Agri Article: Absorbent Beads- Seed Drying
Raja Vadlamani: Head of Supply Chain-Asia at Seedworks International Pvt. Ltd.
Seed storage a major problem because the majority of the world’s poor countries are located in the tropics, where the combination of high temperature and high relative humidity causes rapid deterioration of seed quality. In South Asia, seeds harvested before or during the monsoon season need to be dried and stored until the next planting season. The relative humidity of the air for most of the period between harvest and planting often exceeds 75% and temperatures remain above 30°C, causing seeds to deteriorate rapidly. Seeds absorb water from the ambient air when they are stored in humid environments and lose water when stored in low relative humidity. Generally speaking, a seed’s longevity is reduced by approximately half for every 1% increase in seed moisture content (water content as a percent of fresh weight) or 5°C increase in temperature, and the effects are additive. Thus, seeds stored at 10% moisture content and 30°C will last only one-quarter as long as seeds stored at 9% moisture content and 25°C. This principle implies that seed storage life can be enhanced considerably by lowering both moisture and temperature. However, moisture content is the key factor that can be lowered for successful seed storage in tropical countries. Cold storage is expensive and difficult to maintain because electricity supplies are often inconsistent and unreliable. In addition, seeds that are dried to low moisture contents are more tolerant of storage at warm temperatures. However, even prolonged sun drying in high humidities cannot reduce seed moisture content to the levels low enough to assure long-term viability.
These problems can be overcome by drying seeds to low moisture contents using inexpensive hermetic containers and drying beads, a recently developed desiccant technology. Using drying beads, seeds can be quickly and efficiently dried to safe storage moisture contents, and storing seeds in hermetic containers not only maintains low moisture contents, it also prevents losses to rodents, insects and molds. Seed desiccant drying beads provide a simple, inexpensive and reusable method for seed drying in humid climates. In addition, the beads can also be used to dry herbs, vegetables, fruit, nuts, medicinal plants, or other horticultural products.The beads are made from zeolites, a class of porous minerals that readily bind with certain materials. In this case, the pores were engineered to be just the right size and shape to trap water molecules. Bradford, a professor of plant sciences at the University of California, Davis, estimates they could cut the energy used in large-scale drying operations in half and, in humid parts of the world, greatly reduce the loss of crops to rot and fungal toxins.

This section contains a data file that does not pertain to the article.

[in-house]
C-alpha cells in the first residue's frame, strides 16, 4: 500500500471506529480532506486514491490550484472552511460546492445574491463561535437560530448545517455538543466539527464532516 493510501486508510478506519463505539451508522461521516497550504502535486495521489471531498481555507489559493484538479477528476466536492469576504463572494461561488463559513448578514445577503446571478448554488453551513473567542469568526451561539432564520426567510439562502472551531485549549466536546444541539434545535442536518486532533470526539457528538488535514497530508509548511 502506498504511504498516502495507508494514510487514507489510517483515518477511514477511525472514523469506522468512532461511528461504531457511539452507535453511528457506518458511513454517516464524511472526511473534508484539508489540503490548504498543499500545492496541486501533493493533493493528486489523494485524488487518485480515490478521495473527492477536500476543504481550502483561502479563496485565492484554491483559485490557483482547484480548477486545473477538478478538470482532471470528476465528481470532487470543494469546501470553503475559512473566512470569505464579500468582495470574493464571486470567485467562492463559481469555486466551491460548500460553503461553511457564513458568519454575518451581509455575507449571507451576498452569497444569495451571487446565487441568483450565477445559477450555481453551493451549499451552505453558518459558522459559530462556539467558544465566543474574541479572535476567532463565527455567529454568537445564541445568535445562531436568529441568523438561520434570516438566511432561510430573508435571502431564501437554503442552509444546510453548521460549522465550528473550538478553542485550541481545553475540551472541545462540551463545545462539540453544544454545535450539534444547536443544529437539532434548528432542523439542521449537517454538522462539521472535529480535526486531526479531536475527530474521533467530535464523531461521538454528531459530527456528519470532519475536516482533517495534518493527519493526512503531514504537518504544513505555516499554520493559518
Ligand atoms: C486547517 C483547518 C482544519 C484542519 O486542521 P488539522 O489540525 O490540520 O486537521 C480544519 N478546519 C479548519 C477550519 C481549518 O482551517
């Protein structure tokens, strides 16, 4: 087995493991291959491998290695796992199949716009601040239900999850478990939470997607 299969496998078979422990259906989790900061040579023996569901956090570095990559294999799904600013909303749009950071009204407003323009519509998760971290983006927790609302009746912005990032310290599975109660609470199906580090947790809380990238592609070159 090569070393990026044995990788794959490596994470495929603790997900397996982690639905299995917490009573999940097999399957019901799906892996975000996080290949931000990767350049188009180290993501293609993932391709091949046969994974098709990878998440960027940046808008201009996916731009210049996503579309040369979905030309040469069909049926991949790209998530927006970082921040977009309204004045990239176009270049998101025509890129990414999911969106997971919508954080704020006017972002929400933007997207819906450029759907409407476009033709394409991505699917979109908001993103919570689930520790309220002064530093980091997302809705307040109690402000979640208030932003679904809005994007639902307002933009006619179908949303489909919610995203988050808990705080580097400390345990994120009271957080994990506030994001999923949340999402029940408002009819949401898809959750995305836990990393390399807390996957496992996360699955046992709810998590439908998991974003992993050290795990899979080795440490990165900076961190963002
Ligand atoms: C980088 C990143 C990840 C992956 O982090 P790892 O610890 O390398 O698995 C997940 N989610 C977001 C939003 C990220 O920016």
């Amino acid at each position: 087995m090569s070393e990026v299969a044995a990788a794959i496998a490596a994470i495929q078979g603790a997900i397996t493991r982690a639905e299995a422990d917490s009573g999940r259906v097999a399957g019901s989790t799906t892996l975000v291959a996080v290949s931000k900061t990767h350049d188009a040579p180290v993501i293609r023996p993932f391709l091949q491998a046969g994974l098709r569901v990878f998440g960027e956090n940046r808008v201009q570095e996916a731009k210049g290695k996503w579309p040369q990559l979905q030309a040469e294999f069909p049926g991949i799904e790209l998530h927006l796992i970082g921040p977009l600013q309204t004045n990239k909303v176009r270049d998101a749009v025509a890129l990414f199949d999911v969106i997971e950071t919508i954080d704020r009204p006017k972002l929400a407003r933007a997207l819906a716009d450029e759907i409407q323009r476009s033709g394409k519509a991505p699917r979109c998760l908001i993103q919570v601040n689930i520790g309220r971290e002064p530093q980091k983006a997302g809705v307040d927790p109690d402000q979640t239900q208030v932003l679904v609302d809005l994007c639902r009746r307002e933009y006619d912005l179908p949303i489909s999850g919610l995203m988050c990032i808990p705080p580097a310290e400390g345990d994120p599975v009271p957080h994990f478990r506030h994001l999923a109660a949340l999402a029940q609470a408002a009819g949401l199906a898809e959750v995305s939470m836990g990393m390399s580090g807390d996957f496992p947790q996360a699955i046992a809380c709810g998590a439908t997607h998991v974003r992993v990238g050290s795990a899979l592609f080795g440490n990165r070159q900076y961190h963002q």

The beads were developed by Rhino Research in Thailand. Bradford and his collaborators there have spent several years testing and refining the technology with local farmers in that country as well as in India, Nepal, Kenya, and other tropical nations, where as much as a third of crops are lost before reaching consumers. In those areas, the beads are placed alongside, say, harvested rice or maize seeds, separated in mesh sacks or screened-in compartments within containers. They then capture water from the air, significantly reducing the moisture that leads to rot and fungal infections.
Now the researchers are working to bring the technology to richer nations at the industrial scale, exploring its use to dry harvested almonds, walnuts, rice, and grains. Typically, farming operations blow hot air through harvested crops as they pass through drying towers or silos. But experiments show that ambient air can work just as well, if it’s first dried by passing it through the beads. The researchers also believe this approach can improve the quality of the end product, because uneven air heating frequently scorches parts of the batch, ruining the taste of nuts and other foods.
The beads themselves still need to be heated in the end, in order to remove the water so they can be reused. But that can be done in a compact space like an oven, which is far more efficient than blowing around heated air.
Source : Absorbent Beads Could Save Energy—and Lives
Zeolite beads are a better, more efficient way to prevent crops from rotting in humid parts of the globe.
by James Temple February 13, 2017, MIT Technology review.